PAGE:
Upon finding the right exposure time, it’s time to make the print itself! One of my two favorite darkroom papers is Adox Lupex contact-printing paper. Unlike most darkroom paper, Lupex has a more or less fixed amount of contrast. It’s also very unsensitive to light. In this case, I needed about a two minute exposure with a bright lamp pointed right at the paper!
The final step is to put the paper through a series of chemical baths again – developer, stop bath, and fixer. I use the same stop bath and fixer that I did for my film development, although I do use a dedicated paper developer instead of my HC-110 film developer.
Once the paper has been sitting in the fixer for a minute or so, it’s no longer sensitive to light, and it looks like this:
It’s a lot of work for one print, especially if it doesn’t look exactly right! If that’s the case, you have no choice but to keep making prints until you’re satisfied. Here, I thought that the sky was a bit too dark – a symptom of using too strong of a graduated ND filter in the field. I ultimately dodged the sky a bit for my next attempt, which I did by waving a sheet of cardboard over that portion of the photo during the exposure. Again, I run a very high-tech operation here.
After a few tries, I was happy with the final print. After an archival wash, the paper curled substantially while drying, which is normal for high-quality fiber paper like Adox Lupex. The final step of the process was to flatten the paper with a dry-mount press that I keep in my garage. I don’t have a scanner that fits such a big print, so I put it behind glass and did my best to photograph it for this article.
Here’s that result, uncropped to show the film holder lines. (I also made variations with a white border and a completely black border.) The size of the print – like the size of the film – is 12 x 20 inches / 30 x 50 cm:
The level of detail is quite high, proving that even f/180 (as I discussed last week) has a place when dealing with such a large film size:
It’s hard to convey online – and it’s also a bit of a cliché – but the print has a nice three-dimensional quality to it. I don’t know exactly why that is, but I think that the contrast, shadow detail, grain/organic imperfections, and paper texture all contribute to this feeling. Here’s my best attempt to show it in a photo, with some help from a shallow depth of field:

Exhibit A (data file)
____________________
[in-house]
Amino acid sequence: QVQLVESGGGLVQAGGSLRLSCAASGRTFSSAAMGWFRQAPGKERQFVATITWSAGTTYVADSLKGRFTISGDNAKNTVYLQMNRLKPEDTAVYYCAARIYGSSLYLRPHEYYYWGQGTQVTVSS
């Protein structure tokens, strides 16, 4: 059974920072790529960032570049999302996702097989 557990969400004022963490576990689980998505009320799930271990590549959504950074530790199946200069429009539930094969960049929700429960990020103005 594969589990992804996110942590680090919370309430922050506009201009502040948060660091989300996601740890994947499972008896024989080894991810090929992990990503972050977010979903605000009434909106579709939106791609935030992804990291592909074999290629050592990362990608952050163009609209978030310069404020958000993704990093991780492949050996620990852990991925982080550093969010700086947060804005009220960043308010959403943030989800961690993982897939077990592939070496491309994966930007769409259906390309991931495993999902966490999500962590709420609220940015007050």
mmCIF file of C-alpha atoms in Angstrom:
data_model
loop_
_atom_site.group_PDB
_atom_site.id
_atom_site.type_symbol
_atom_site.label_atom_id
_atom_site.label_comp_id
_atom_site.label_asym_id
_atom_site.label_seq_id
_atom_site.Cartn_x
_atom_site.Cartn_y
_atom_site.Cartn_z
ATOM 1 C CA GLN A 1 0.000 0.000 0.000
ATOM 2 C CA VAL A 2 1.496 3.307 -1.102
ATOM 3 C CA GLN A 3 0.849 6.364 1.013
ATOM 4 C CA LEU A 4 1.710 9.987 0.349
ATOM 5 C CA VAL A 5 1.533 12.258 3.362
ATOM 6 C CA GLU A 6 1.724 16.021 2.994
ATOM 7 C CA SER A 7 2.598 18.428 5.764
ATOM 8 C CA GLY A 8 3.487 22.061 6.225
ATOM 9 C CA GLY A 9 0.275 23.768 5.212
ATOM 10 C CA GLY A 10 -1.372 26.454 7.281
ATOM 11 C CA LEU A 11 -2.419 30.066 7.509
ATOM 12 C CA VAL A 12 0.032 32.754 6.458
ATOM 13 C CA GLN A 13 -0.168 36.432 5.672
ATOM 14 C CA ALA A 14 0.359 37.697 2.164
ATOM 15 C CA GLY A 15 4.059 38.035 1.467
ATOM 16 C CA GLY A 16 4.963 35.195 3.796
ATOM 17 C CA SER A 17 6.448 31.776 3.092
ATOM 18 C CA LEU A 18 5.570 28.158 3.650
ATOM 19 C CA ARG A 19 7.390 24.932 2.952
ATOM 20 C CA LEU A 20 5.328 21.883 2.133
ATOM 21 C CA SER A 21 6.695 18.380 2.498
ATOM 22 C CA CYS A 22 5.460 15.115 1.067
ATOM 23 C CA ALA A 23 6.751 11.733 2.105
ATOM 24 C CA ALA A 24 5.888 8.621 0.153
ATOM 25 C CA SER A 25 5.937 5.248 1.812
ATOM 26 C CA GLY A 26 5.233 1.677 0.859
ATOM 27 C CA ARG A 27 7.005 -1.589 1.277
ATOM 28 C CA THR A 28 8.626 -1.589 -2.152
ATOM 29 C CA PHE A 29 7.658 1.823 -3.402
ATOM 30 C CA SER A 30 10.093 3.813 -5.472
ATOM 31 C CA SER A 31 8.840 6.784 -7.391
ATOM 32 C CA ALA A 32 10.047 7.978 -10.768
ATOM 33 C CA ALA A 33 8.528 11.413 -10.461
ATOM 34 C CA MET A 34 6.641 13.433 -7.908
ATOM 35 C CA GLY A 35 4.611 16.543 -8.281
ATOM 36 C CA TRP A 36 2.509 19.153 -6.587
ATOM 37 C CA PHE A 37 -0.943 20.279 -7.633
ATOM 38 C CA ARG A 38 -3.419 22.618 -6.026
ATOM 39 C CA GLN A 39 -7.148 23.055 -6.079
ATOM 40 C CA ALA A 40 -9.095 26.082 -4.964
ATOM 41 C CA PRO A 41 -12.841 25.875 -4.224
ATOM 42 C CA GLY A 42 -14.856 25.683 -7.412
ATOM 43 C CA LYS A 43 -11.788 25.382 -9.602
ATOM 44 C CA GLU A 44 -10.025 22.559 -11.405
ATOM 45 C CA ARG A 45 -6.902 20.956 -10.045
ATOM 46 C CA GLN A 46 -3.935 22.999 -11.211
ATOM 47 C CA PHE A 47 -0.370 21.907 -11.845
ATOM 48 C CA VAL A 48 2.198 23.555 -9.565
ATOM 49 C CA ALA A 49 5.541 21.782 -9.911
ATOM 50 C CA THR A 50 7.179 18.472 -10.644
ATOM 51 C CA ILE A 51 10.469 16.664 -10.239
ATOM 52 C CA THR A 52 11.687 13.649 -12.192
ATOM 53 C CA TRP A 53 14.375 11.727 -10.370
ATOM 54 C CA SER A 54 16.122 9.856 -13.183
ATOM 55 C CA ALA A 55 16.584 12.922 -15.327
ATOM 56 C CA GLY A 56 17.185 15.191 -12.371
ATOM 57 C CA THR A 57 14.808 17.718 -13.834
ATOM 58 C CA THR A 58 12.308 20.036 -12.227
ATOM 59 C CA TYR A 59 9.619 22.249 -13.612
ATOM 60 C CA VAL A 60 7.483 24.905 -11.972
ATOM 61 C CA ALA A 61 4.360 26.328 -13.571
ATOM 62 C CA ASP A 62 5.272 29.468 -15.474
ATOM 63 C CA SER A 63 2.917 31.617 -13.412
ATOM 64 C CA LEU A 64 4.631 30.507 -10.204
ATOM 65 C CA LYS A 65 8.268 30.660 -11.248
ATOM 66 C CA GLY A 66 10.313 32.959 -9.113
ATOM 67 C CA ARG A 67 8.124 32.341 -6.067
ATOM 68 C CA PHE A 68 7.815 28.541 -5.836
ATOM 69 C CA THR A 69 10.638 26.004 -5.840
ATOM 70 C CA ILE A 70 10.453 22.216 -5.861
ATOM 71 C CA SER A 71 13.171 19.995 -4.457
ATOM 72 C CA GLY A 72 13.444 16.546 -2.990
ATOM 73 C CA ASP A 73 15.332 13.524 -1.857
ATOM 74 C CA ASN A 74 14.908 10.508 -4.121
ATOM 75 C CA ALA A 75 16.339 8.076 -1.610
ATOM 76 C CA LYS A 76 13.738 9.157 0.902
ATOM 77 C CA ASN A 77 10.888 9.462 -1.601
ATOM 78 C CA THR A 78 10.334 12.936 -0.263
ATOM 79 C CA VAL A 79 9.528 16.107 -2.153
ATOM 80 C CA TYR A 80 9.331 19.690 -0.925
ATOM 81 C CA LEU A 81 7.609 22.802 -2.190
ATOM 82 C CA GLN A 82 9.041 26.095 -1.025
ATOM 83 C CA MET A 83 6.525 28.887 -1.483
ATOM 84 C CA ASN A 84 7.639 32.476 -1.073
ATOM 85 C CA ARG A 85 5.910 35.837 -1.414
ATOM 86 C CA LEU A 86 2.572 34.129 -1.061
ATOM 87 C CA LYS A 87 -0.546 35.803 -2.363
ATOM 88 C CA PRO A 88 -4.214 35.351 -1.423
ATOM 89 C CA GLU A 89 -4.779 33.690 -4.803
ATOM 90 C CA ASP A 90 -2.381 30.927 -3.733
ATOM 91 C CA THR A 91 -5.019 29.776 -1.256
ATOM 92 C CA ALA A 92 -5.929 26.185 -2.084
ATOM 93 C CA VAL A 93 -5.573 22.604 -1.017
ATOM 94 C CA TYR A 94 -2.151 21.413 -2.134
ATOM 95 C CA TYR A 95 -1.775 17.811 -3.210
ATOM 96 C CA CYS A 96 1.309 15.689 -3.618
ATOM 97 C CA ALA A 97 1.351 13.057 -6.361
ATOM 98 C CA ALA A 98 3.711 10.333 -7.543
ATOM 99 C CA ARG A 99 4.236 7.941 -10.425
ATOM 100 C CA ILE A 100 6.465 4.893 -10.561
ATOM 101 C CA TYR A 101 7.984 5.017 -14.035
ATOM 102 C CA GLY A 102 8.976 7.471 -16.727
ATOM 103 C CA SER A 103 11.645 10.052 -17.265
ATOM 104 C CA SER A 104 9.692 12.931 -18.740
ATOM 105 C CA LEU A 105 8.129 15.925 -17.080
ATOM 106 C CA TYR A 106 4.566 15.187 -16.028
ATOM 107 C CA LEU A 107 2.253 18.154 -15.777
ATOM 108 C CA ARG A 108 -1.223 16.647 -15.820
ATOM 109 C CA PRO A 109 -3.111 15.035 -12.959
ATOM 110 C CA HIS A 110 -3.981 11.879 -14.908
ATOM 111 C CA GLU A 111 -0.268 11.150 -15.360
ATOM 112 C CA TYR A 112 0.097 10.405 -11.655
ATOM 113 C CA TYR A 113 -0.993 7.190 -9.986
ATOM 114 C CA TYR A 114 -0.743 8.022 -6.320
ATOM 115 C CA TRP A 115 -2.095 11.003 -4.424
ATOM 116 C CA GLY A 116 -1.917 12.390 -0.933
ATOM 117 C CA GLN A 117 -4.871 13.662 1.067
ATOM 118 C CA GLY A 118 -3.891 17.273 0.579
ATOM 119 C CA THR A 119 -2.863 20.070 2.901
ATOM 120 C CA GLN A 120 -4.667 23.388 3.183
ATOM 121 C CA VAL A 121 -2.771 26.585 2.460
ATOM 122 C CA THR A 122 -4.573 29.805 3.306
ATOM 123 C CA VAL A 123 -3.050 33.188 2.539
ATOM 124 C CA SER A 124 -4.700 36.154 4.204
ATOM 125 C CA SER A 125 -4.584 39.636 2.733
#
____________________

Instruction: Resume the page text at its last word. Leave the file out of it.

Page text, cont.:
And that’s the process! Still, the result isn’t perfect to me – the print has some dust, scratches, and unevenness due to issues with the negative and my development technique. I’ve improved over the past year, but there’s always room to do better.
Here are a few other highlights from my trip, which I also shot on large and ultra-large format film. The first one is an 8×10″ print from a sunny morning in Yosemite Valley, taken with a 600mm lens! (Although that’s only an 85mm full-frame equivalent :)
Next is a spot – also in Yosemite Valley – where I had noticed sunbeams on a morning walk, but I didn’t have my film camera. I returned the next day, set up the 12×20 monster, and waited for the sunbeams to return. They eventually did, right in the spot I had marked. It shows the importance of scouting!
Finally, I was waiting in a prolonged rainstorm for good light on El Capitan. It was a beautiful but miserable wait of several hours in the storm. The clouds eventually parted just enough, and some magnificent light fell on the monolith. (I also took two color photos here that I have yet to develop, but I have high hopes for them.)
I’m looking forward to learning and experimenting more with large format and darkroom work this year. It’s a slow process that requires the photographer to spend time mastering each step, from visualization to printing. But I can tell that it’s improving my photography, including with digital, so it’s worth it.
I hope you enjoyed this short interlude of articles. Next week, I’ll post the reviews of some Nikon gear that you’ve been waiting for. Let me know if you have any questions about the analog process, and I’d be happy to answer!